A soft-spoken man with a French accent had reserved me for an airport pickup. His destination was Hinesburg, where he was picking up a used Toyota he’d bought on the Internet. I had almost turned down the call due to my policy on airport pickups: If the fare isn’t going out of town, I decline.
Meeting a customer arriving on a plane entails a significant amount of time. If the fare doesn’t pay well — let’s say, at least $40 — it’s just not worth it, and I politely advise the person to grab the first cab on the airport taxi queue. Hinesburg was borderline, according to this standard, but it was a slow afternoon, and, well, I liked the guy’s voice. This illustrates how strict my policies are — not exactly etched in stone.
At the arrival gate, I held up a sign reading “Sekou.” I was unsure whether this was the man’s first or last name — or maybe it was like Cher, or Madonna. As the passengers wandered in, a man in a tailored, dove-gray suit over a shirt of brilliant azure came toward me, a warm smile under his perfectly trimmed moustache. His skin color was quite dark, and the name immediately made more sense: The man was most likely from West Africa, where the French established colonies.
“Mr. Sekou?” I asked, extending a hand. “I’m Jernigan and I’ll be driving you to Hinesburg.”
“Just Sekou, please,” he said, completing the handshake. “Thank you for meeting me.”
Sekou carried only a small bag for what I gathered would be a day trip. I love that, because it means no standing around at the luggage belt. We walked together to my waiting taxi, embarked, and zoomed off. We glided onto Kennedy Drive, which is now a dream come true for drivers — four wide lanes, everything exquisitely marked. Granted, it took the Egyptians less time to build the pyramids, but in my book the splendid final result justifies the long wait.
I glanced over at my seatmate and said, “So, Sekou, you came up from Jersey, do I got that right?” As an ex-New Yorker, I still tend to excise the “New” — one of the many subtle and not-so-subtle ways denizens of the Big Apple tweak their less cool brethren across the Hudson River.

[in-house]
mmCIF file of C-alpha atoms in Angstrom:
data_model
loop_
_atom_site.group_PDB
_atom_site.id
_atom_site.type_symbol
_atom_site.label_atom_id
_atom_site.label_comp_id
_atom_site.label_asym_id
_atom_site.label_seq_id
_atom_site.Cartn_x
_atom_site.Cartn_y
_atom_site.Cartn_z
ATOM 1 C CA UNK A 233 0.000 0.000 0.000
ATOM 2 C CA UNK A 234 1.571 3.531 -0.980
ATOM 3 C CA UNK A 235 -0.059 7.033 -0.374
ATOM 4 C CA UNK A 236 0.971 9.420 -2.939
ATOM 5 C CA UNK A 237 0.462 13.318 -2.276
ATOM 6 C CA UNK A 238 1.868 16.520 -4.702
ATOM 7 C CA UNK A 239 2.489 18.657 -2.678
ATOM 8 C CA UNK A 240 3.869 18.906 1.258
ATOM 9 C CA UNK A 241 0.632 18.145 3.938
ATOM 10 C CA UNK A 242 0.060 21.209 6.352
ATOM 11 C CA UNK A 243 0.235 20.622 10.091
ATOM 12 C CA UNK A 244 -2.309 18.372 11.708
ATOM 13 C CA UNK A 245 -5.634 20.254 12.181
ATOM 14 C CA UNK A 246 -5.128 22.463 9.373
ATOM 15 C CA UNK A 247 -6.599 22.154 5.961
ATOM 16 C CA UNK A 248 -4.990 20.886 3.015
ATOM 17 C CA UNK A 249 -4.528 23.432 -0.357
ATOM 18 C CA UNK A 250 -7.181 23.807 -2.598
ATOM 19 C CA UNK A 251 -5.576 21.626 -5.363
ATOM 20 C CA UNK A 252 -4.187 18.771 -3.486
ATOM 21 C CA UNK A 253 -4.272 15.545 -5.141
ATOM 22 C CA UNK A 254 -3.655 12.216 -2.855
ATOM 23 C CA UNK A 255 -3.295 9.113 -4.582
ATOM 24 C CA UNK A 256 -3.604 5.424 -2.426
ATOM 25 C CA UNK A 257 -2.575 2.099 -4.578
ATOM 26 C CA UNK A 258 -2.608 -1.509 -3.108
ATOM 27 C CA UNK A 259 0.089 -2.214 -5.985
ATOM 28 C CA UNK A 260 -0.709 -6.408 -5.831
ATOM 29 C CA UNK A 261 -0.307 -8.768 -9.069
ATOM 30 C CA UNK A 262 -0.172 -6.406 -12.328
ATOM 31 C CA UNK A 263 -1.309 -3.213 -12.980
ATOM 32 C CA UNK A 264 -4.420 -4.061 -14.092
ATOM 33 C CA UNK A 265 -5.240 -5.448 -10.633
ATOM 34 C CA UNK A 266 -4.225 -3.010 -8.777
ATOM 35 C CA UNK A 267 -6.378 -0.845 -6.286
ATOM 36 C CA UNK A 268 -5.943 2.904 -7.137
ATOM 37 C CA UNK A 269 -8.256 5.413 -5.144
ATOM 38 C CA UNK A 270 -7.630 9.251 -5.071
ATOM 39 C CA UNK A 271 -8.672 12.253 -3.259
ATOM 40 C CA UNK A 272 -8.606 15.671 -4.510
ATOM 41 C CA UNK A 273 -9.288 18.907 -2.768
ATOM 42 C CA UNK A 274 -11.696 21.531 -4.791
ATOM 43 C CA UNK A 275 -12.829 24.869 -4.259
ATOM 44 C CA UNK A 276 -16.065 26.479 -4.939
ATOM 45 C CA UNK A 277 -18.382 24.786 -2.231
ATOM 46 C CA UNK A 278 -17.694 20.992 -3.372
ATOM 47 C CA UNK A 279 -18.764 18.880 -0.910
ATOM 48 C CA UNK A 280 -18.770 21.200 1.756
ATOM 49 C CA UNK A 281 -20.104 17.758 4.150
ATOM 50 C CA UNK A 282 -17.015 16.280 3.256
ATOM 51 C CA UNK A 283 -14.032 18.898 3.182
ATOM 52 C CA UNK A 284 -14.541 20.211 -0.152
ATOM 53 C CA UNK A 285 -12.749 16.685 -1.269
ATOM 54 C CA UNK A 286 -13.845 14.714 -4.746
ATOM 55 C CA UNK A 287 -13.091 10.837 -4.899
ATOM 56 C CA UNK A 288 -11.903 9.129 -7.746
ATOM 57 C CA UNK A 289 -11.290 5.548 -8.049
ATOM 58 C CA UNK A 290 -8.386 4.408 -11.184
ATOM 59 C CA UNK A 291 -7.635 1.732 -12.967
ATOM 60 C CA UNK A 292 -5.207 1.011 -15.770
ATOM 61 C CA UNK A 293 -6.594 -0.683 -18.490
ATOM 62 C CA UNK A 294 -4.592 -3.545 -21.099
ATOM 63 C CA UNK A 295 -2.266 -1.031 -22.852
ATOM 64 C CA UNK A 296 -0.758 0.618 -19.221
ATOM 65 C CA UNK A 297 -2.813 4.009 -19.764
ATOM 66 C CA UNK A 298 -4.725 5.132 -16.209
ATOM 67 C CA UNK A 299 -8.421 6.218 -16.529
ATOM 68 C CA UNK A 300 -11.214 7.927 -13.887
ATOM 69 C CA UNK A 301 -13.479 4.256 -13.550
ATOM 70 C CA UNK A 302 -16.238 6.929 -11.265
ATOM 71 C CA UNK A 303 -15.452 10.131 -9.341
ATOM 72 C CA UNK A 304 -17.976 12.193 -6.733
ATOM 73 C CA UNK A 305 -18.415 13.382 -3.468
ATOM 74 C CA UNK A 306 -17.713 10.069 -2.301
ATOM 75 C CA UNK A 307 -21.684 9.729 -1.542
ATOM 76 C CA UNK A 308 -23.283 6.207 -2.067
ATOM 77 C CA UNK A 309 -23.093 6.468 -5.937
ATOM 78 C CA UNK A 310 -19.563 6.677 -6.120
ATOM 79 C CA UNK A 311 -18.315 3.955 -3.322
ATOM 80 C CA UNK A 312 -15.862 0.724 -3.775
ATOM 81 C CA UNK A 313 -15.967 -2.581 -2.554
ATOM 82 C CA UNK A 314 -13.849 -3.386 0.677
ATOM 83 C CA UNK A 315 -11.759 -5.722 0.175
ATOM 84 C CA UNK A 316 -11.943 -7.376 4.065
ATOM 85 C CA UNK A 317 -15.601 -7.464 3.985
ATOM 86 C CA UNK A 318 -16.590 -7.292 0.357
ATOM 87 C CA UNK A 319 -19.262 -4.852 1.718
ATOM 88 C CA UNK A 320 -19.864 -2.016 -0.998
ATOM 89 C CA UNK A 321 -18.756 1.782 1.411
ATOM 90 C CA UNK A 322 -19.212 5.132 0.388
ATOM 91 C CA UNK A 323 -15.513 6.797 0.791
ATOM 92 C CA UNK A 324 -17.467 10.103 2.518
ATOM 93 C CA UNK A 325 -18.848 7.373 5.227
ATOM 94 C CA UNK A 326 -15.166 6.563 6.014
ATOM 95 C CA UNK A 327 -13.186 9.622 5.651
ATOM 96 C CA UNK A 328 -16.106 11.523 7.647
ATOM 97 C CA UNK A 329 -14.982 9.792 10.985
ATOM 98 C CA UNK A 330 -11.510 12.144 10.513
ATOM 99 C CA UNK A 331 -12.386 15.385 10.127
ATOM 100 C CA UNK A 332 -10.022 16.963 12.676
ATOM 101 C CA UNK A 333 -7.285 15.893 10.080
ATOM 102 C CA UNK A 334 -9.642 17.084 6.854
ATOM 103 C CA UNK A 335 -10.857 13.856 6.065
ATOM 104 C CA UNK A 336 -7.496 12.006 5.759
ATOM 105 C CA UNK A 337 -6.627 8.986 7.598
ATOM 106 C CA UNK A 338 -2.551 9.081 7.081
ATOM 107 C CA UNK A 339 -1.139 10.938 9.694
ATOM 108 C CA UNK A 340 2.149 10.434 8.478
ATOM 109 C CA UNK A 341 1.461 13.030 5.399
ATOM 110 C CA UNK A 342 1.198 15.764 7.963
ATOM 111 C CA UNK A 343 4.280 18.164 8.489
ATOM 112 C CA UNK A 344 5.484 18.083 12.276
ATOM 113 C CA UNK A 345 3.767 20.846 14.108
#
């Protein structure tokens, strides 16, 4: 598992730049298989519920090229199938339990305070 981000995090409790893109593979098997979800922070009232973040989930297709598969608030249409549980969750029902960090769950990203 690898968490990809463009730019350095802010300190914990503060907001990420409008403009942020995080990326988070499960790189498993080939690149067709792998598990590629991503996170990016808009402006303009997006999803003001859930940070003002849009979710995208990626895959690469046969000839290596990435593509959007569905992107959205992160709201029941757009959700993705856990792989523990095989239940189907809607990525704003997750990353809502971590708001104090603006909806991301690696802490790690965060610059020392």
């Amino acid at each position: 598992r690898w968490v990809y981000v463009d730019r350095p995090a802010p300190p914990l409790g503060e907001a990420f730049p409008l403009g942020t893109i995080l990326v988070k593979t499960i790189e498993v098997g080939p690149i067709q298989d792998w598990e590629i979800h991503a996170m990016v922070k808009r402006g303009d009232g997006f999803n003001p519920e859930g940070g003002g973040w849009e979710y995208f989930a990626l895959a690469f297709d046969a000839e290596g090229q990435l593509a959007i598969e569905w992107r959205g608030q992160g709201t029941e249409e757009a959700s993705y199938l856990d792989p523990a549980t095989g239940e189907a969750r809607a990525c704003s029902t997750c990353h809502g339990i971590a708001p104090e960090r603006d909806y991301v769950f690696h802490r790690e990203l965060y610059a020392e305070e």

“Yes, I came from New Jersey,” Sekou replied. “I’ve been living in Hoboken since I moved here from Guinea in the early ’90s.”
“Guinea,” I repeated. “Is that a shortened name for Equatorial Guinea?”
“Good question,” he said with a laugh. “No, everybody is confused about that. They are two separate countries. Guinea is on the coast of West Africa. Equatorial Guinea is further south, more on the equator. And, if that’s not enough, there is also Guinea Bissau, just north of my country, and Papua New Guinea, which occupies the eastern half of one of the Indonesian islands.
“That’s a boatload of Guineas,” I said with a chuckle. “I don’t know how long I’ll retain this information, but thanks.”
We passed the Butler Farm development, and I asked, “So, whaddaya doin’ for work down in Hoboken?” I get with a guy from Jersey, and my New York syntax and accent begin to reassert themselves.
“I own two Internet cafés, one in Jersey City, the other just outside of Newark. They both do a very good business — how do you say? — hit on wood.”
“That’s fantastic, man. Another immigrant makes good. It’s the American way. Do you still have family back in Africa?”
“Most everyone. I support my mother and father back in the village. You know, this is drilled into us from when we are little children, to take care of your parents.” He paused for a moment and began to chuckle softly. “To tell you the truth, I’m supporting the whole village! I can never move back now!”
The view along Route 116 is amazing, but of course that could be said of nearly every Vermont road. I watched my customer gazing out at the soft hills, the green fields and the occasional sorority of meandering Holsteins. As we neared the village of Hinesburg, he said, “I really like this place. Do you know what it reminds me of? The jungles of my homeland.”
“Really? I’ve never thought of the Green Mountains as a jungle.”
“I’m not speaking literally of the flora and fauna, beautiful as that is. I’m thinking about the feeling.”
“I see. And what’s that feeling?”
Sekou paused and seemed carefully to consider the question. Then he smiled as the answer came to him. He said, “It’s the feeling of peace. Vermont has that, and so does my African village.”